CROYDON IN CRISIS: Whitehall-appointed inspectors raise serious doubts over the council’s property sales. By STEVEN DOWNES
The council’s sale of the Croydon Park Hotel at a loss of as much as £10million has been condemned by government-appointed officials.
Such a multi-million-pound loss for the bankrupt borough on the amount paid out of Council Tax-payers’ money just four years ago could yet prompt an investigation into the role of lobbying firms in the seemingly rushed-through deal.
“Disposing of a hotel in the current climate is not ideal,” according to the measured tone adopted in the latest report from the improvement panel, who suggested that the asset could be made to generate income for the cash-strapped council until a better offer came along.
The report, written by improvement panel chair Tony McArdle, was submitted to Whitehall at the end of August, when some haggling over the sale of the property was still ongoing.
But last month, a council cabinet meeting agreed to go ahead with the sale of the Croydon Park Hotel to an as yet unidentified bidder, after having received bids of at least £19million.
The council has refused to reveal exactly how much it was to receive for the sale of this valuable piece of publicly-owned real estate.
What is known about the lucky buyer is that they have been represented by the Terrapin Group, a developers’ lobbying firm.
Since last April, a senior account director at Terrapin is Stuart King.
This is the same Councillor Stuart King who is Croydon’s deputy leader and who since the council’s financial collapse last year has been the cabinet member for “Croydon renewal”, responsible for “assets management”. This includes the sale of hundreds of millions of pounds worth of public property. Including the Croydon Park Hotel.
Councillor King maintains that all necessary declarations of interest have been made, and that he has excused himself from all council business in which Terrapin, or its clients, might have been discussed.
The council’s involvement with the Croydon Park Hotel has been controversial at every step along the way.
In 2017, Tony Newman, the then leader of the council, inexplicitly pushed through a deal which saw the council pay £29.8million for the hotel. The hotel had been placed on the real estate market with a price tag of £25million.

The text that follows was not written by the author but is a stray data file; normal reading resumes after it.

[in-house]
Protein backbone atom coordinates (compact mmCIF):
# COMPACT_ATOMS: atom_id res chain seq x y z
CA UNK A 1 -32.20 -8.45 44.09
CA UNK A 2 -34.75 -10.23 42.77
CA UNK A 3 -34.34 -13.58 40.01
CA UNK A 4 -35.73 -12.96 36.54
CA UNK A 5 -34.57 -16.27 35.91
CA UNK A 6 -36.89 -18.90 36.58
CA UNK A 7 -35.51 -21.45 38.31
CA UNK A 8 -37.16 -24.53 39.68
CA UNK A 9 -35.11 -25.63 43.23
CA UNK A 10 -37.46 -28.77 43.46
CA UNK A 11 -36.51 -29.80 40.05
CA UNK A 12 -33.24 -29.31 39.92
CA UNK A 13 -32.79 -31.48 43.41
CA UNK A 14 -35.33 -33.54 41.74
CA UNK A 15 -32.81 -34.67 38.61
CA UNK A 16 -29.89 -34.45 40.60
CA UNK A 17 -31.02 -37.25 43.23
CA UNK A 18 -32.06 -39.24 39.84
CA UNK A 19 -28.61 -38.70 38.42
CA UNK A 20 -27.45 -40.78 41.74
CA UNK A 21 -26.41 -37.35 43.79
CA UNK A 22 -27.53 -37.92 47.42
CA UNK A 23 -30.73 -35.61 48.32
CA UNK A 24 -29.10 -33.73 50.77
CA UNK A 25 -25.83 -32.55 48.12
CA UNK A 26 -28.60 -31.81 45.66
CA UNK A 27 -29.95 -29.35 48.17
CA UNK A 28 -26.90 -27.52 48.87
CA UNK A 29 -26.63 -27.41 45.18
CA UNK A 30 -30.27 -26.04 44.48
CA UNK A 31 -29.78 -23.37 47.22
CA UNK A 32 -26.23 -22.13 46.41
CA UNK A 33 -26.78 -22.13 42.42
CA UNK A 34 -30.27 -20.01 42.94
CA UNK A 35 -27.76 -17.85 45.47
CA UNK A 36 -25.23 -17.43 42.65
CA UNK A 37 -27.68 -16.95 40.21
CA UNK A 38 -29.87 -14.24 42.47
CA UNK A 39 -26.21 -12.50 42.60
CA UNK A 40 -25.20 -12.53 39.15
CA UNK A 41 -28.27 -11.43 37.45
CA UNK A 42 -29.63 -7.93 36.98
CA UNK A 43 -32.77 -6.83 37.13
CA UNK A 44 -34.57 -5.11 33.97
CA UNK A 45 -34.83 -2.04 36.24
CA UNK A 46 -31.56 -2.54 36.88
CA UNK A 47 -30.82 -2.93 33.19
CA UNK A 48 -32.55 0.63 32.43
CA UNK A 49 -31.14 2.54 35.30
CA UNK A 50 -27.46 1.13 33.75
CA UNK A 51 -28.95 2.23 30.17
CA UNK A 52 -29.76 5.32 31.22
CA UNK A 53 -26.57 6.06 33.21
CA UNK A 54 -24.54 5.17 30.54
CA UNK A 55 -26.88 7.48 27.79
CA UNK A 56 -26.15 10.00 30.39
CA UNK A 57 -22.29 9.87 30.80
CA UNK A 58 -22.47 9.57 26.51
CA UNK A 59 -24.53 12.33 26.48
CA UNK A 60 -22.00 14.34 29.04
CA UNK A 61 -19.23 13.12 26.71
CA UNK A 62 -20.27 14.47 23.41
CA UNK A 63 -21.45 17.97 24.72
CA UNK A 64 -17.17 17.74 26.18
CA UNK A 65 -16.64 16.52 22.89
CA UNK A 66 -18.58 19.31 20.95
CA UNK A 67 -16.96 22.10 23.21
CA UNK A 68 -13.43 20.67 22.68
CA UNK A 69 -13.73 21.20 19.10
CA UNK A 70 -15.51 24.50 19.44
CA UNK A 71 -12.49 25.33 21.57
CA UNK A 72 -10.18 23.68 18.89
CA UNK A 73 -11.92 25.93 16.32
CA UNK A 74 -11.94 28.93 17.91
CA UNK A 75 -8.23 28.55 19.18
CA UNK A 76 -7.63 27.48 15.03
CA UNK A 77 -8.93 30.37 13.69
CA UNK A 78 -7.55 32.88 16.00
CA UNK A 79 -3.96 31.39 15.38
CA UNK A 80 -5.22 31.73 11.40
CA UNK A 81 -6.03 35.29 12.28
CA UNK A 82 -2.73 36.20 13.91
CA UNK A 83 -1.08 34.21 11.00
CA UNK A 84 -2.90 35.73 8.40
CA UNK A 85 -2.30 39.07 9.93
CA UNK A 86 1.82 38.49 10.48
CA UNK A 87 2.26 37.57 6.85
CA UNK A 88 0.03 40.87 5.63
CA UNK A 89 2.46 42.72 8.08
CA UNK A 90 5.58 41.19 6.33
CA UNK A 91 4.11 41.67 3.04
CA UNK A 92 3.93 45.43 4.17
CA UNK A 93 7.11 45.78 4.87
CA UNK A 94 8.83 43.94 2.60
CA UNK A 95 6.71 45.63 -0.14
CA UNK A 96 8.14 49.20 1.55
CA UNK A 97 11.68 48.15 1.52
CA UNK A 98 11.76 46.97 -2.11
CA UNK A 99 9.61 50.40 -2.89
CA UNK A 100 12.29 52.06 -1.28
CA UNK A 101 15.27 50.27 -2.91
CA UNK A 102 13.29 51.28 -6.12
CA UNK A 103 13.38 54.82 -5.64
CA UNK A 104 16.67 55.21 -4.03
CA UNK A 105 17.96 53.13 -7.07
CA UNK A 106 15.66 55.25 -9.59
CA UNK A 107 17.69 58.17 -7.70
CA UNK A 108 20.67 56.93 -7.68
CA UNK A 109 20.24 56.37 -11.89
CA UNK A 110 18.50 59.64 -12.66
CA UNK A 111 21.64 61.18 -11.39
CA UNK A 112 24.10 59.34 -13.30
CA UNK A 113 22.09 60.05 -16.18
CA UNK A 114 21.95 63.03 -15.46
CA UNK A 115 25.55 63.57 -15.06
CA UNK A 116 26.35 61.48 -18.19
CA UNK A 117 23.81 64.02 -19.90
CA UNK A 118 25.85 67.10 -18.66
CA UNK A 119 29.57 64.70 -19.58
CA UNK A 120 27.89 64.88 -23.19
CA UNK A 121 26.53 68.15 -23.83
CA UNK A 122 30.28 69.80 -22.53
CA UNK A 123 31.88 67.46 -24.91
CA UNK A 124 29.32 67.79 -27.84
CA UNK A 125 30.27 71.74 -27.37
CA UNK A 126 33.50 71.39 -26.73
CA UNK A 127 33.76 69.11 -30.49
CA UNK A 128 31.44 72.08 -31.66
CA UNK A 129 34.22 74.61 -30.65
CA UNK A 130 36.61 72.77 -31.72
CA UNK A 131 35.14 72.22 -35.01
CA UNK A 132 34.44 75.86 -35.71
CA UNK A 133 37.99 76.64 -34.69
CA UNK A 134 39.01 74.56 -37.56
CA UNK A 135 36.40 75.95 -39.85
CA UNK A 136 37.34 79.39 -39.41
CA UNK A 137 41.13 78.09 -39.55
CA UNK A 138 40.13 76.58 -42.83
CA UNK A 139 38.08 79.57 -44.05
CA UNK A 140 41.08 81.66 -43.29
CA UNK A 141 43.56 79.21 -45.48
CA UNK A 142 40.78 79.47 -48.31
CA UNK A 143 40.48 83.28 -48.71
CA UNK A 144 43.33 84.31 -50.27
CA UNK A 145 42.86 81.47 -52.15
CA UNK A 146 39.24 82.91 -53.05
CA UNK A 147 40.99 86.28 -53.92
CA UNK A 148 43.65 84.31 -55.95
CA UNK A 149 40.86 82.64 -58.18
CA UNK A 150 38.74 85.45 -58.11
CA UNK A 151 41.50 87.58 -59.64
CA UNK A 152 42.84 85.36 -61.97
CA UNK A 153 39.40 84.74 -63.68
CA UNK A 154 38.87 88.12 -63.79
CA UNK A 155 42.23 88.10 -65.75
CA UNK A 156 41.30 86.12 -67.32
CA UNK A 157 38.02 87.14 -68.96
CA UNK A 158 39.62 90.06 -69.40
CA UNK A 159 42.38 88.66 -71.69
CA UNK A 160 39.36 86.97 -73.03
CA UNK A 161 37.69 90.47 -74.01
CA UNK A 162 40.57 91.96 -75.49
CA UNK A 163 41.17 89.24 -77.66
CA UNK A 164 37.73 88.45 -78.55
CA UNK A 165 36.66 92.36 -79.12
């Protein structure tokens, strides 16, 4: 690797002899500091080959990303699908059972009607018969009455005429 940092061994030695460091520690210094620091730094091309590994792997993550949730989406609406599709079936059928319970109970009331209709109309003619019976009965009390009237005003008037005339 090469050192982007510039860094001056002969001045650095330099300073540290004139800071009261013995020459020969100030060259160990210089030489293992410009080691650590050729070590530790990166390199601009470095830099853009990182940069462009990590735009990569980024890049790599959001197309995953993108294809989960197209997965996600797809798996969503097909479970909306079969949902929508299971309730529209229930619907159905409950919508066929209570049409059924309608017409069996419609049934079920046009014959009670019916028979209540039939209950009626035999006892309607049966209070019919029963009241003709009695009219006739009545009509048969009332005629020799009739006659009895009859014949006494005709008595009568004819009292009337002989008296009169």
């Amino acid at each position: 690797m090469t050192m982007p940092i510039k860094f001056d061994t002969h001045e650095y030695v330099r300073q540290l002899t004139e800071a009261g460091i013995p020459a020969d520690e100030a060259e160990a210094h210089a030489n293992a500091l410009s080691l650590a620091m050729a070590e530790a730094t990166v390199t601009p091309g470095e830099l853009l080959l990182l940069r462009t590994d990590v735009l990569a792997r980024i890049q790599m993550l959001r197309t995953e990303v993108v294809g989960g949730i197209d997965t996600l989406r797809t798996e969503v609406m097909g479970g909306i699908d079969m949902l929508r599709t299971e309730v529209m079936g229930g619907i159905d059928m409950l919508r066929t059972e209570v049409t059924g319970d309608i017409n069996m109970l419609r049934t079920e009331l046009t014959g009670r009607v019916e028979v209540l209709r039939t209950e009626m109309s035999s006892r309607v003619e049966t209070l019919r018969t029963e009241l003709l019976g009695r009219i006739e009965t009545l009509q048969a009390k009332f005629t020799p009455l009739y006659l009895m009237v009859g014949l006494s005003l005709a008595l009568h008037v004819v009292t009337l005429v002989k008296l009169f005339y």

In 2020, the leaseholders who operated the business went bust, after their landlords, the council,ignored their pleas for help over their rent during the first covid lockdown. This left the council with a town centre hotel with no one to run it in the middle of a pandemic.
The asset disposal strategy, involving the Croydon Park Hotel, Brick by Brick and sites such as College Green, has been something under discussion at the Town Hall since the start of the year – and long before Councillor King joined Terrapin.
According to the latest report from the improvement panel, which was released by the Department for Levelling Up, Housing and Communities, the bidders were “hotel operators and co-living developers”.
When drafting the report nearly three months ago, it is clear that McArdle was unaware of the sale price of the hotel (or the other property referenced, College Green). “The level of capital receipts expected from these assets is still to be determined,” he wrote.
But the analysis of the market conditions offered by the improvement panel, which includes an expert on commercial and asset disposals, Phil Brookes, said, “Given the impact of covid-19 on the hospitality sector, disposing of a hotel in the current climate is not ideal.
“The council’s cabinet will need to consider whether delaying the sale and perhaps finding an alternative source of income from the venue in the interim offers the potential for a more favourable outcome overall. The potential for this option will be better informed once the sale value is finalised.”
In the event, last month’s cabinet meeting – with King “recusing” himself and what passed for discussion of the sale being led by his cabinet colleague Callton Young – barely touched on any alternative, “milking your assets” approach.
To discover exactly what McArdle, Brookes and the Whitehall mandarins have made of all that, we may have to wait until next year, when their next report is expected to be released.
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